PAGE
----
Insurance Plan Transparency 

Getting proper arthritis treatment through an insurance provider can be difficult due to prior authorization, cost sharing and step therapy requirements. Find out why insurance plan transparency is so critical to arthritis patients. 

The Issue

  • Most health insurance plans have a website that allows consumers to compare costs and benefits as they shop for health care coverage. However, these websites often lack specific information on issues of importance to people with arthritis, such as cost sharing, prior authorization or step therapy requirements regarding particular medications, and appeal processes.  
  • When adverse benefit determinations, or denials, are made, it is imperative that plan members know the specific reason for denials so they can consult their physician to evaluate the appropriateness of the decisions.  
  • A person who doesn't know they have the right to appeal, or the information necessary to conduct the appeal, may be wrongfully or inappropriately denied access to medications and treatments that are critical to their health.  
  • An Arthritis Foundation focus group found that patients sometimes feel like they are speaking a different language than insurance providers.  
  • For many patients, understanding the health care system is as difficult as understanding the disease itself. Whether it is a lack of health insurance formulary transparency or too much difficult-to-read language, patients often have a hard time identifying and securing the best health coverage to meet their unique needs.

The Solution

  • Make resource materials easy to understand and incorporate the patient perspective.  
  • Ensure open enrollment materials are accurate so patients can calculate potential costs and choose the plan most appropriate for their treatment.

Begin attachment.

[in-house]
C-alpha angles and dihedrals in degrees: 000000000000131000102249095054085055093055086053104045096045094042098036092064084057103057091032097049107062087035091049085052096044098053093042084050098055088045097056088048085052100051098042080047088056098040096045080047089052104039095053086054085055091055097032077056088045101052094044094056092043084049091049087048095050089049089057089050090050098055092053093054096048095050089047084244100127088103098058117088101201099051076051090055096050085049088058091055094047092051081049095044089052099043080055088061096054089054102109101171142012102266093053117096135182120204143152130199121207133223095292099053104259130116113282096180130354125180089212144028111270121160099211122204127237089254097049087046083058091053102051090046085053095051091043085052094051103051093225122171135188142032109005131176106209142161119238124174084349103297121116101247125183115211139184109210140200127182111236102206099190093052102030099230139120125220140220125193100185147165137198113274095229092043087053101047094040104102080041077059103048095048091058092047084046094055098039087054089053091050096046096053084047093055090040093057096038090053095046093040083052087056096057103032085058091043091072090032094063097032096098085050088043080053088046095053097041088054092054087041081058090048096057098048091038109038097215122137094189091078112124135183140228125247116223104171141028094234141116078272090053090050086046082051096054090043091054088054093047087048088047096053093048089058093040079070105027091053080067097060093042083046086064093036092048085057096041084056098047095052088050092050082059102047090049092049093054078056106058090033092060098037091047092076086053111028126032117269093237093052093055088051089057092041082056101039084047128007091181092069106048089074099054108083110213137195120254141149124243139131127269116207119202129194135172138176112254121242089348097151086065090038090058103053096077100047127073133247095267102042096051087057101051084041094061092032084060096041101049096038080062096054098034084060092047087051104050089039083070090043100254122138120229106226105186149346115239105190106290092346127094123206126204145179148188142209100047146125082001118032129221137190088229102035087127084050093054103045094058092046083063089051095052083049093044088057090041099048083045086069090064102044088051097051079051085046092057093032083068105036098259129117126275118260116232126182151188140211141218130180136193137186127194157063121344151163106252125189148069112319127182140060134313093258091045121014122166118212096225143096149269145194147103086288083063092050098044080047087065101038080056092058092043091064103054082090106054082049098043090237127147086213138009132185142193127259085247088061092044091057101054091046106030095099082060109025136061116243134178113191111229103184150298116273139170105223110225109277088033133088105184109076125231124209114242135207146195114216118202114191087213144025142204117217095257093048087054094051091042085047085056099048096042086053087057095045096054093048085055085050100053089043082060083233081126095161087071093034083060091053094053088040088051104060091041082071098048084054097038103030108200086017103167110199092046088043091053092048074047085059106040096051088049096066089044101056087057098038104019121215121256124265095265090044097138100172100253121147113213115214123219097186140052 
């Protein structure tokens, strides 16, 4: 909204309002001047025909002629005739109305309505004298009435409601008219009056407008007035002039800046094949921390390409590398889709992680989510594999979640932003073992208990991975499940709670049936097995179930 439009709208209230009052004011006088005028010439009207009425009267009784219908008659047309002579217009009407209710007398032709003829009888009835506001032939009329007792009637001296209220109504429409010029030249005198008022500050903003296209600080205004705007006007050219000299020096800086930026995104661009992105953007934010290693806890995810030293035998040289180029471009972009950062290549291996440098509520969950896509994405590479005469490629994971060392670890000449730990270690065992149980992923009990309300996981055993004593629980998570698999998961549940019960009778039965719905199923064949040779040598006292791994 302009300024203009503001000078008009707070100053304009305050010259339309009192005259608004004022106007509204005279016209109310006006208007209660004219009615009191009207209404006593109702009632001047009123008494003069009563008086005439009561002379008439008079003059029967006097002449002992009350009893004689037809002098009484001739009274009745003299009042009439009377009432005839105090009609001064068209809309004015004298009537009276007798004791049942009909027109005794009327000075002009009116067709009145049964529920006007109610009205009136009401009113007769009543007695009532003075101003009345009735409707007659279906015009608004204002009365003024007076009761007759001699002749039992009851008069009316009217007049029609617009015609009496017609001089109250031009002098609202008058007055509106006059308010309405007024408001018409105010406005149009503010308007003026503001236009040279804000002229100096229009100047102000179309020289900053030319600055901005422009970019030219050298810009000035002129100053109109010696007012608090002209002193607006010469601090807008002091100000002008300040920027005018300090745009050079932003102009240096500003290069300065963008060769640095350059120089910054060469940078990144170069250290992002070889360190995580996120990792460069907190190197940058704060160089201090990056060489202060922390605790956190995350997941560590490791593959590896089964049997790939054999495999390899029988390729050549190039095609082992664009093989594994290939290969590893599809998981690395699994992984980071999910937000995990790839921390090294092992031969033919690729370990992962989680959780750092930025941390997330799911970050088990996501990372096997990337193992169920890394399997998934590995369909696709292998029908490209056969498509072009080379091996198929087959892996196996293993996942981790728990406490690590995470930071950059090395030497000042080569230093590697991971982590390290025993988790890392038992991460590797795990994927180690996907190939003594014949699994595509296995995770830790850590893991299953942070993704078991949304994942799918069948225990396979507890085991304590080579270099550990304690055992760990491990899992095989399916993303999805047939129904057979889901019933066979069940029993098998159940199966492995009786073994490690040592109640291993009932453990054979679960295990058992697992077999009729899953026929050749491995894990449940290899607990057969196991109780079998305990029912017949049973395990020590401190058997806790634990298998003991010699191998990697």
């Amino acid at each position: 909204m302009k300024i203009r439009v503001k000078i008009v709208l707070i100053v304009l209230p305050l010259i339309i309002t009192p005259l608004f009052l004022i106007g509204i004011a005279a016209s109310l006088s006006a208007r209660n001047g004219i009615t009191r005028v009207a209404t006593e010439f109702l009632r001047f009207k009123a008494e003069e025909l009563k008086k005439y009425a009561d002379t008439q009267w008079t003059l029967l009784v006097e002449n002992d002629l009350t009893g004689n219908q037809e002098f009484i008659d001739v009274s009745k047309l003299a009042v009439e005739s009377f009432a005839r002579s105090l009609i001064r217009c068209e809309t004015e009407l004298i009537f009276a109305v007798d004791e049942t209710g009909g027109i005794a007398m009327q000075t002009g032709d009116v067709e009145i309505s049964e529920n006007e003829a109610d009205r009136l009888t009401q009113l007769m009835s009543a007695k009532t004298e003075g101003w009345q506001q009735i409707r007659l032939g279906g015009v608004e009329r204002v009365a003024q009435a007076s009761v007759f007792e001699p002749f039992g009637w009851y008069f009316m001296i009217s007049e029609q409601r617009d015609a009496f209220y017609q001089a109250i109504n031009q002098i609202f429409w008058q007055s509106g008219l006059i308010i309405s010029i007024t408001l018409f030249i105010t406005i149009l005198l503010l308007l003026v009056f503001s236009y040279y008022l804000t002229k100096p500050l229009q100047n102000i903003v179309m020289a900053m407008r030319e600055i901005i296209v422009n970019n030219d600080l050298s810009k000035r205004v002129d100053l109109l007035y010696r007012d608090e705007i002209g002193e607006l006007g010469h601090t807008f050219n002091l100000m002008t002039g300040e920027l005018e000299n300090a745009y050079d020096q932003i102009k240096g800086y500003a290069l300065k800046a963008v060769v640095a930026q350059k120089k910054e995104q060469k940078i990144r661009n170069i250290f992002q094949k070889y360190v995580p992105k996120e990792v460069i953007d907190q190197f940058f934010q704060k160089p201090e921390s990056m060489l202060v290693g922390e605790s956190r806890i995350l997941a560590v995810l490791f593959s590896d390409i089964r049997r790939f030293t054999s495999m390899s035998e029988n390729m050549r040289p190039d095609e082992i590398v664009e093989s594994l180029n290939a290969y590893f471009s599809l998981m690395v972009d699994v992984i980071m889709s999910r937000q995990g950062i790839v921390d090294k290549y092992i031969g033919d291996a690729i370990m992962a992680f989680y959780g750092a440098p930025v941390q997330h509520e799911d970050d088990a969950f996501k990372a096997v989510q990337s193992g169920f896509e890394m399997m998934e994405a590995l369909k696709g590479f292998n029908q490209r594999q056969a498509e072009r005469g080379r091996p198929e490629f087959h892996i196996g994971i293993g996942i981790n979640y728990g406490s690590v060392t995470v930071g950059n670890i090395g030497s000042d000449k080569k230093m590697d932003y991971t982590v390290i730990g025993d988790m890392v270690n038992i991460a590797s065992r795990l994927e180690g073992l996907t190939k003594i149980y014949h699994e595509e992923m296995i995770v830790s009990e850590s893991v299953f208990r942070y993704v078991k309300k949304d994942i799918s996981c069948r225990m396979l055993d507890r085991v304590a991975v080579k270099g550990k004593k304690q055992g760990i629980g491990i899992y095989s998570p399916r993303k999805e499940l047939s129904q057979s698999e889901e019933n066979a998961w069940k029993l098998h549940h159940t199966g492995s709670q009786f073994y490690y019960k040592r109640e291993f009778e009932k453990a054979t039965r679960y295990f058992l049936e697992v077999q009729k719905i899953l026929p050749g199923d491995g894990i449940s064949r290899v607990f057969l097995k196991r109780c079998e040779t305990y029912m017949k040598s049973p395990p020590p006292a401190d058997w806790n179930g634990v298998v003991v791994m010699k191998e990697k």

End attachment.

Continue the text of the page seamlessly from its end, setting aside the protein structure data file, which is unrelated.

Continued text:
• Disclose all copayment, coinsurance and out-of-pocket cost obligations for each medication.
  • Disclose special requirements for each medication, including step therapy and prior authorization.   
  • Maintain a web-based formulary that is updated within 72 hours of changes and printed disclosures that are updated every three months. 
  • If a formulary is closed or exclusionary, a clear exception process must be available for those excluded drugs deemed medically necessary by the prescriber. 
  • Requirement that notices of an adverse benefit determination, or denial, be made to the plan member in writing within three days of the decision.  
  • Maintain a clear and easy-to-use searchable listing of medications covered in a plan's formulary by medication name and disease type.
  • In the case of an adverse determination, notice of the specific reasons for denial, a patient’s right to appeal, available methods of appeal, and the time period in which an appeal must be made.  

Current Trends

An American Medical Association survey asked roughly 700 physicians about network directories. More than half of doctors see patients monthly who have insurance coverage issues due to inaccurate directories of in-network providers. Two-thirds of physicians want a single interface that updates directory information with multiple health plans.


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